Chicago Career Tech (CCT)
On October 12th, 2009, Mayor Daley announced the creation of TechCorps (later renamed Chicago Career Tech, CCT). On the next day, the Sun-Times reported that “Tech Corps was the most intriguing of three technology initiatives that Daley is asking the private sector to support.” Shortly thereafter, World Business Chicago assumed responsibility, with support from Civic Consulting, for launching Chicago Career Tech.
Nearly 30,000 Chicagoans have lost their jobs in this recession of 2009 and find themselves stuck in a "no-man's land" between government job training services, which are typically aimed at low-wage, low-skill individuals, and private sector outplacement services, which are typically provided to displaced workers making about $80,000 or more (Exhibit). Many of those in the middle held white collar jobs, were single heads of households, and own (or owned) homes. They have few resources to fall back on as foreclosures loom, and little hope of accessing training that could make them more employable in today's technologically-driven economy.
At the same time, the jobs these workers lost are for the most part gone. Unlike past recessions, where workers were called back after the economy turned around, jobs are being eliminated. Without higher levels of technological competence, these long-working Chicagoans risk joining the ranks of the long-term unemployed. The impact goes beyond the individuals, since these displaced workers also face the highest rates of foreclosures, which are devastating middle class neighborhoods across the city.
Chicago Career Tech is the City's response. CCT is a job retraining path into technology positions for displaced white collar workers. The goal of CCT is also to make Chicago more attractive to prospective employers, by developing a more technologically competent workforce. As described below, it is a unique program, that could be a model for future efforts across the nation.
Chicago Career Tech targets low to middle income Chicagoans with at least a high school diploma who have been recently laid off and could benefit from additional technology training to upgrade their skills. To be eligible, participants need to have been earning $25,000-$75,000 in their previous job and either currently receiving or have exhausted their unemployment insurance benefits in the State of Illinois.
Chicago Career Tech integrates classroom training with hands-on learning experiences. During the six-month, six day-a-week program, participants spend three days a week with a local business for three months and three days a week with a nonprofit organization for three months, gaining valuable experience and expanding their professional network. One day a week is dedicated to self-study and career services provided by Challenger, Gray & Christmas. At the core of the program, participants complete technology-based certificate programs relevant to those sectors (e.g., health care and IT) where market analysis suggests hiring is most likely. Participants receive a weekly stipend in addition to continuing to receive unemployment insurance benefits, if eligible.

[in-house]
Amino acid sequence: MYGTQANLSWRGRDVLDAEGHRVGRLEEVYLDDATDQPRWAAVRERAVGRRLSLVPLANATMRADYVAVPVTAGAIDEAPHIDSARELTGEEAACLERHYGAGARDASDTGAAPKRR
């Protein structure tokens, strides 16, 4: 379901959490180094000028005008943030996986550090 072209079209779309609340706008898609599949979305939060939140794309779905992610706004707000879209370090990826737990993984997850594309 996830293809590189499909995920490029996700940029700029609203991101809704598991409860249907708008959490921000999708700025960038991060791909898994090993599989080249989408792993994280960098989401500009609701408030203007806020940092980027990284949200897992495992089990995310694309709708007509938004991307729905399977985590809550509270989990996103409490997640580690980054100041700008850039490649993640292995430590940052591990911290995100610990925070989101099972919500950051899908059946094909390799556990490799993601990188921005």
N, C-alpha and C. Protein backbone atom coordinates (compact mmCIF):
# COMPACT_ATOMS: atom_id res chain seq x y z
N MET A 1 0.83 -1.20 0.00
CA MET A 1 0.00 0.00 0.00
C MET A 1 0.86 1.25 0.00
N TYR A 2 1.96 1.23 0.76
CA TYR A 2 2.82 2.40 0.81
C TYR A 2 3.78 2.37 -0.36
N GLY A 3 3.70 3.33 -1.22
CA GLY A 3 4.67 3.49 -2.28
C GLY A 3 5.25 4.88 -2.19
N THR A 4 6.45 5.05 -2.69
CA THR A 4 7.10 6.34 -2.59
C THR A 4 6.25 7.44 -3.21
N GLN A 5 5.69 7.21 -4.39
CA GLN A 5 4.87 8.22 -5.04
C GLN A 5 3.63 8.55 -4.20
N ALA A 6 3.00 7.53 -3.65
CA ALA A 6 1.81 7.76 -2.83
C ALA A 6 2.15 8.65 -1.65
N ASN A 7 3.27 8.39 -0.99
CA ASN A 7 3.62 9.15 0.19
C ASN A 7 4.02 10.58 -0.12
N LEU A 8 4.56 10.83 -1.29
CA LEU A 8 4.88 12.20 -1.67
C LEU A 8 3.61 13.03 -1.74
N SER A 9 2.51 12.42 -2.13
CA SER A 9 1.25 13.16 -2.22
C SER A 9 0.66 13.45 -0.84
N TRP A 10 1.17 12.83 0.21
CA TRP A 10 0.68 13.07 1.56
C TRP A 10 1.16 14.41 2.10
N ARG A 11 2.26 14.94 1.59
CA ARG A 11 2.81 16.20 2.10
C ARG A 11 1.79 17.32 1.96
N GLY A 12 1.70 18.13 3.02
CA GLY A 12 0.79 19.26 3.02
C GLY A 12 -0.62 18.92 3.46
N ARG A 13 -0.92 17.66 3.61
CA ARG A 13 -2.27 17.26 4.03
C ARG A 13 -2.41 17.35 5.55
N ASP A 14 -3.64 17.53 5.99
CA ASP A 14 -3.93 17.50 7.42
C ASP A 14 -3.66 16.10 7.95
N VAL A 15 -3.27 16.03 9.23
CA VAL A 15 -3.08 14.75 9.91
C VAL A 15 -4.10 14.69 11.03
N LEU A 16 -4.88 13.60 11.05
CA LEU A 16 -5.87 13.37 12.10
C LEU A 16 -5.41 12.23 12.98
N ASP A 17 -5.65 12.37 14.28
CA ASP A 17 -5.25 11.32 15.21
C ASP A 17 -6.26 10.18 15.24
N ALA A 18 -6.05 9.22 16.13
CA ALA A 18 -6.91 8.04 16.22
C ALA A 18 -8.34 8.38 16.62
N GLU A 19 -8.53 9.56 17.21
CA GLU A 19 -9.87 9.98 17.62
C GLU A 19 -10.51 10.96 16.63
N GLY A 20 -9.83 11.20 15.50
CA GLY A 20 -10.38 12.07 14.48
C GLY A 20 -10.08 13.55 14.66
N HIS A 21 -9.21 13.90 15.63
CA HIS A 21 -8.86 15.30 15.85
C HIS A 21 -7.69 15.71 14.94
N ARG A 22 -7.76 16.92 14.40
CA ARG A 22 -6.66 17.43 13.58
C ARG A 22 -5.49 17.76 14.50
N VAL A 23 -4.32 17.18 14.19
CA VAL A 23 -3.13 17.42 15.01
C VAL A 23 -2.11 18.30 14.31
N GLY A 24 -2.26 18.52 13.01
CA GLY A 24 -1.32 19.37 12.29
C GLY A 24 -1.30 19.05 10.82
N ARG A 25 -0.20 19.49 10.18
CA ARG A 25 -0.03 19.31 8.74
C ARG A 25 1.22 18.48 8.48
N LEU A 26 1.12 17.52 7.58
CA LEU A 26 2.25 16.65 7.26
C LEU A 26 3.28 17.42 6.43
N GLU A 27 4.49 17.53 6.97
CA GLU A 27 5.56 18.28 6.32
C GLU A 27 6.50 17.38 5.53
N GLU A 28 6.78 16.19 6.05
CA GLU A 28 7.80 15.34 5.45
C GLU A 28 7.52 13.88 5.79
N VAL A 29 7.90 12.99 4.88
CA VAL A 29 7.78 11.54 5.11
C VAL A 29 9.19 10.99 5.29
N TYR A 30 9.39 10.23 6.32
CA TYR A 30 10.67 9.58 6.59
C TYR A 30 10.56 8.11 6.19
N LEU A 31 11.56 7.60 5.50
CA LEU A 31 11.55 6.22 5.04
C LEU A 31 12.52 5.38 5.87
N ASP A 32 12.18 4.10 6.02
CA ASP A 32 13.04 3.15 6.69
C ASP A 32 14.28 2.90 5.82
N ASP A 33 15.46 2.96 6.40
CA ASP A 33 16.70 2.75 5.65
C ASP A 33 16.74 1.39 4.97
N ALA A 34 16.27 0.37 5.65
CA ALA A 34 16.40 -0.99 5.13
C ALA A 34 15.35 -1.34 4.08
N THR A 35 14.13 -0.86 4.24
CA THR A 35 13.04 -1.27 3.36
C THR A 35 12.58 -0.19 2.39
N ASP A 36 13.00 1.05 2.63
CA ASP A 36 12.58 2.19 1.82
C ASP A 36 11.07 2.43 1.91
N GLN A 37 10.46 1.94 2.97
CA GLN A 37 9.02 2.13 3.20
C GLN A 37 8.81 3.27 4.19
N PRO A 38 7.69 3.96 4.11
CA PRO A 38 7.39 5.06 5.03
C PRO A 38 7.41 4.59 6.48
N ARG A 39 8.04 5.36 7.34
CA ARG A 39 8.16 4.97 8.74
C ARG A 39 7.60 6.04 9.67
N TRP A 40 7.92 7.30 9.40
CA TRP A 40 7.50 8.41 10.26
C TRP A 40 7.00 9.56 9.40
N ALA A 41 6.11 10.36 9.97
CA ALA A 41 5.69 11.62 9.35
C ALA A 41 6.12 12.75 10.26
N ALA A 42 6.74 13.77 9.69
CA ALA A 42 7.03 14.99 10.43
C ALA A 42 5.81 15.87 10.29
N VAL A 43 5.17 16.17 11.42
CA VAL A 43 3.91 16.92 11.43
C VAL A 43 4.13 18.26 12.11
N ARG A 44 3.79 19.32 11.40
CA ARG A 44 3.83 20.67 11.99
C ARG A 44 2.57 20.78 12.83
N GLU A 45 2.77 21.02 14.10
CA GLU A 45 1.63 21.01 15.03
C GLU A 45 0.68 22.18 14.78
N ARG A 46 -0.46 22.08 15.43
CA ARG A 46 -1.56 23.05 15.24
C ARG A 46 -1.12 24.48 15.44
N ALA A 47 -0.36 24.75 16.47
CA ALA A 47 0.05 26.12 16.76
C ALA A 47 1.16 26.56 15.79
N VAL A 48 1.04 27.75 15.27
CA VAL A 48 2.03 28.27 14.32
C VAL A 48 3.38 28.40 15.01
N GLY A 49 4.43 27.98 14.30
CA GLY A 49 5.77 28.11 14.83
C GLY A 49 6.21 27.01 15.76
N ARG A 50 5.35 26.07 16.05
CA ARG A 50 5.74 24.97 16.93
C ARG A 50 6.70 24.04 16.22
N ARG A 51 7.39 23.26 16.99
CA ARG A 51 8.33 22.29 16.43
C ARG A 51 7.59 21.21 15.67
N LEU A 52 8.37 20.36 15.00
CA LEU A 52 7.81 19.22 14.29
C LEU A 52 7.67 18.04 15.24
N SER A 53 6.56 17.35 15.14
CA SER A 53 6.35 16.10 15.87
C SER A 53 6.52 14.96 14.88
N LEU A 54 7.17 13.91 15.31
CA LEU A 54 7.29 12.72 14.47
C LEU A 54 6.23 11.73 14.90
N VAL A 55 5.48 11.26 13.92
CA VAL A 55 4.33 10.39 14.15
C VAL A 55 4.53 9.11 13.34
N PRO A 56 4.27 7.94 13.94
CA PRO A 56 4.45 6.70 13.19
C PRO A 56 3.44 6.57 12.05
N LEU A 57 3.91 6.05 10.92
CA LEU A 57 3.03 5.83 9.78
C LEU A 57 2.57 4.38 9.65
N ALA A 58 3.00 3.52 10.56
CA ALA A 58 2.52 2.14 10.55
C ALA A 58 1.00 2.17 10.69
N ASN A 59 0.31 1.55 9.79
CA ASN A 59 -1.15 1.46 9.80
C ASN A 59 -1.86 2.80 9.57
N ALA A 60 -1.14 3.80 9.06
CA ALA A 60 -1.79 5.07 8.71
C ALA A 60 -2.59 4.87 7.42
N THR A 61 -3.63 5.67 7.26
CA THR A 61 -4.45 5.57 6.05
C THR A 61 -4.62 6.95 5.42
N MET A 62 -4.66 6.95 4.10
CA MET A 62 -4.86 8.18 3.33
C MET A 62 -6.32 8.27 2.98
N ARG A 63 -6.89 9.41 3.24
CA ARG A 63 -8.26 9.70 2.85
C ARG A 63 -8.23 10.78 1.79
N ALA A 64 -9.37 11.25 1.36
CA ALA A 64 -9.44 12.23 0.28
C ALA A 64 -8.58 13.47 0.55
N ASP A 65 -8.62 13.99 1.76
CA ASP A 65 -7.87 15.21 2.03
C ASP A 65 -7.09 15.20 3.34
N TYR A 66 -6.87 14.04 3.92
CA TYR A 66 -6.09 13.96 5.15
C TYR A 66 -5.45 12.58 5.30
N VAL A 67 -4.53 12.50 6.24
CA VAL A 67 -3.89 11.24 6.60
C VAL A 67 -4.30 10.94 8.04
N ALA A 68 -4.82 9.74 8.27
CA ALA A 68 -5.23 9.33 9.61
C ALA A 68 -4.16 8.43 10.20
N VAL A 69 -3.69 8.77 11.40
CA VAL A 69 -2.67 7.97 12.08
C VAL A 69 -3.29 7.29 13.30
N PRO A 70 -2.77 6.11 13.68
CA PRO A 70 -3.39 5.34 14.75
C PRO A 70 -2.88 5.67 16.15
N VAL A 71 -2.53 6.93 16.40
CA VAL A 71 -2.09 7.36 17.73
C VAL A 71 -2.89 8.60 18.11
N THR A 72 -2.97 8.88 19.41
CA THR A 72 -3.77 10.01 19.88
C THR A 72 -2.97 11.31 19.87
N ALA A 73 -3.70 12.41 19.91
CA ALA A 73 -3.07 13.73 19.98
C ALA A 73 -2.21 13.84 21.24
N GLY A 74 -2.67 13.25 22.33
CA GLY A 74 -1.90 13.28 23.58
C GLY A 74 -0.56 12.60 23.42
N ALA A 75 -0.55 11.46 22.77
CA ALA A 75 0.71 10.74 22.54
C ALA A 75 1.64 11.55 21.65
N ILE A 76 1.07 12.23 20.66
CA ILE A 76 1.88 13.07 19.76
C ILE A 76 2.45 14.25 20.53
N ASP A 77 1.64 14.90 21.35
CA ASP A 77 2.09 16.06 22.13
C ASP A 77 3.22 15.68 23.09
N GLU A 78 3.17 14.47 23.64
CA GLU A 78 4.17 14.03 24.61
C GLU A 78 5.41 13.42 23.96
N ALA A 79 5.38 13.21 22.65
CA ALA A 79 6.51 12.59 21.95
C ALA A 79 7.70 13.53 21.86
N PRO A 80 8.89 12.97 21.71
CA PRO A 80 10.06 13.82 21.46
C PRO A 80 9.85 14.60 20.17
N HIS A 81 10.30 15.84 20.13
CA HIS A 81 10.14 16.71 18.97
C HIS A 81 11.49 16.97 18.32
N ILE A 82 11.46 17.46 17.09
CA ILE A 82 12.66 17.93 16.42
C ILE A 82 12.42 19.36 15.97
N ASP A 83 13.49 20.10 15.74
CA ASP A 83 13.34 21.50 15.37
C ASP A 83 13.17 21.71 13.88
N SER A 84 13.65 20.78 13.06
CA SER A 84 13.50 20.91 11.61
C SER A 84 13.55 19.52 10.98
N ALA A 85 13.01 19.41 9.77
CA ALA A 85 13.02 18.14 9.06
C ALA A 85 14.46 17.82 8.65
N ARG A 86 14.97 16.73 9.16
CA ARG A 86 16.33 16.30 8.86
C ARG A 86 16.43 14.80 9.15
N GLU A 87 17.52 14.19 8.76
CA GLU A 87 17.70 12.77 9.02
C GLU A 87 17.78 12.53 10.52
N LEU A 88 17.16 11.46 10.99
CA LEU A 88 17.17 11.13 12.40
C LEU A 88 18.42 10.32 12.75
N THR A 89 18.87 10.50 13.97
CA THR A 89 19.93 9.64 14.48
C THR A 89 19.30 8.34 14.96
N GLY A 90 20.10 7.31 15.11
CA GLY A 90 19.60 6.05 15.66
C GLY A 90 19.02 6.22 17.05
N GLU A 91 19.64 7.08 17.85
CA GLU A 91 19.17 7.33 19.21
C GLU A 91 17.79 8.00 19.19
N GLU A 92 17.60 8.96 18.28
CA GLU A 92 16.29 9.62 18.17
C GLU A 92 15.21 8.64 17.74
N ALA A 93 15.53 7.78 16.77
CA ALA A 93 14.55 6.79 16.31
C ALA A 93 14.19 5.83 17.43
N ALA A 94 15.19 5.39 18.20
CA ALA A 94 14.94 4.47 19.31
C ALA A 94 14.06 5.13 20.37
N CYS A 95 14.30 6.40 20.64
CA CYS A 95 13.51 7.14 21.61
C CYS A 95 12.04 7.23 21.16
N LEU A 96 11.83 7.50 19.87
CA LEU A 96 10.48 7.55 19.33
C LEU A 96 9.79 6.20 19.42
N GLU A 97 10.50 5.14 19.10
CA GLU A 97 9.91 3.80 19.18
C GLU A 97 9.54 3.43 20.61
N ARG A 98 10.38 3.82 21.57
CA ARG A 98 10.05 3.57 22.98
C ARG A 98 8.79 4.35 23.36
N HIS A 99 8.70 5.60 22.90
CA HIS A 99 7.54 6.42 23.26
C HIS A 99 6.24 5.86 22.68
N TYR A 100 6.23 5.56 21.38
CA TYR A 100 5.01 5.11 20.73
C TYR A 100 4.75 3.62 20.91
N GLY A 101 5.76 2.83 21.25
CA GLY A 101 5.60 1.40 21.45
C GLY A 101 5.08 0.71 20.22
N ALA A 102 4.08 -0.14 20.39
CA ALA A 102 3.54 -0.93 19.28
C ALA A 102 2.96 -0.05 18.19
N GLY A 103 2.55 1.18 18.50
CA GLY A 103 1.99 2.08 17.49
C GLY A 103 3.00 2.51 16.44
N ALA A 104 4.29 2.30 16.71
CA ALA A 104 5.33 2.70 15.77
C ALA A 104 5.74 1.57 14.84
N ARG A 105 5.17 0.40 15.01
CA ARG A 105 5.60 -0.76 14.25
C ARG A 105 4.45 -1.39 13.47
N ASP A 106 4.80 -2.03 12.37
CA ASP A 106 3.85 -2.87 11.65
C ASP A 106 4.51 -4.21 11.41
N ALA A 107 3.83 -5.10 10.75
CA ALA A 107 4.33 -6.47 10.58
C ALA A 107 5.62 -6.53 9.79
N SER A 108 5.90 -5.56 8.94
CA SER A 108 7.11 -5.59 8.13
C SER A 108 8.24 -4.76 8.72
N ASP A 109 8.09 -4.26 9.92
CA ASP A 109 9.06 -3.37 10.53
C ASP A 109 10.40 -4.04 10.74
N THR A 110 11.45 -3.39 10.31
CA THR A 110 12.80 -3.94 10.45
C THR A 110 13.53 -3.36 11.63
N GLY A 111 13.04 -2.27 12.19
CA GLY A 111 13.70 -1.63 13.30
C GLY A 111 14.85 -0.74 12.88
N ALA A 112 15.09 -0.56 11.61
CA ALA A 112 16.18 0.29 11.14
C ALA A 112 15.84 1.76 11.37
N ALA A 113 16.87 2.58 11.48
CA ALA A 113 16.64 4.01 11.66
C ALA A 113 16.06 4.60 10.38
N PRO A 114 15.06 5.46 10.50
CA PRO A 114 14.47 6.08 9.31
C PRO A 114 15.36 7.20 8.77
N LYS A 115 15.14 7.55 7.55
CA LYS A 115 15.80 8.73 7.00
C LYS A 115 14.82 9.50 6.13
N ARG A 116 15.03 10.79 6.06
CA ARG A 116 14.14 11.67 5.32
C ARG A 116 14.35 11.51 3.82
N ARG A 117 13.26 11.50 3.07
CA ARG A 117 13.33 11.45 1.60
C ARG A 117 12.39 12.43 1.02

To fund CCT, the City of Chicago is investing $25 million over the next three years. Chicago Career Tech also receives support from federal, state, corporate and foundation funding to continue to grow the innovative program.
Private Sector Participation
In the spring of 2009, the Mayor’s Office approached Civic Consulting for help in assessing the feasibility of Chicago Career Tech. With support from Huron Consulting, DeVry, Microsoft, Lee Hecht Harrison, and Challenger, Gray, & Christmas, Civic Consulting staff and our partners analyzed the demographics of recently laid off workers, likely job openings, and opportunities for job retraining. At the same time, Mayer Brown helped to evaluate the legal requirements for allowing participants to receive a stipend without reducing unemployment benefits.
When responsibility for incubation and launch was trasnferred to World Business Chicago, Civic Consulting Principal Marie Lynch moved to WBC to serve as Founding Executive Director. In the meantime, CNA, Microsoft, and other local funders stepped up to provide seed funding that underwrote the first class, which officially launched on May 17, 2010.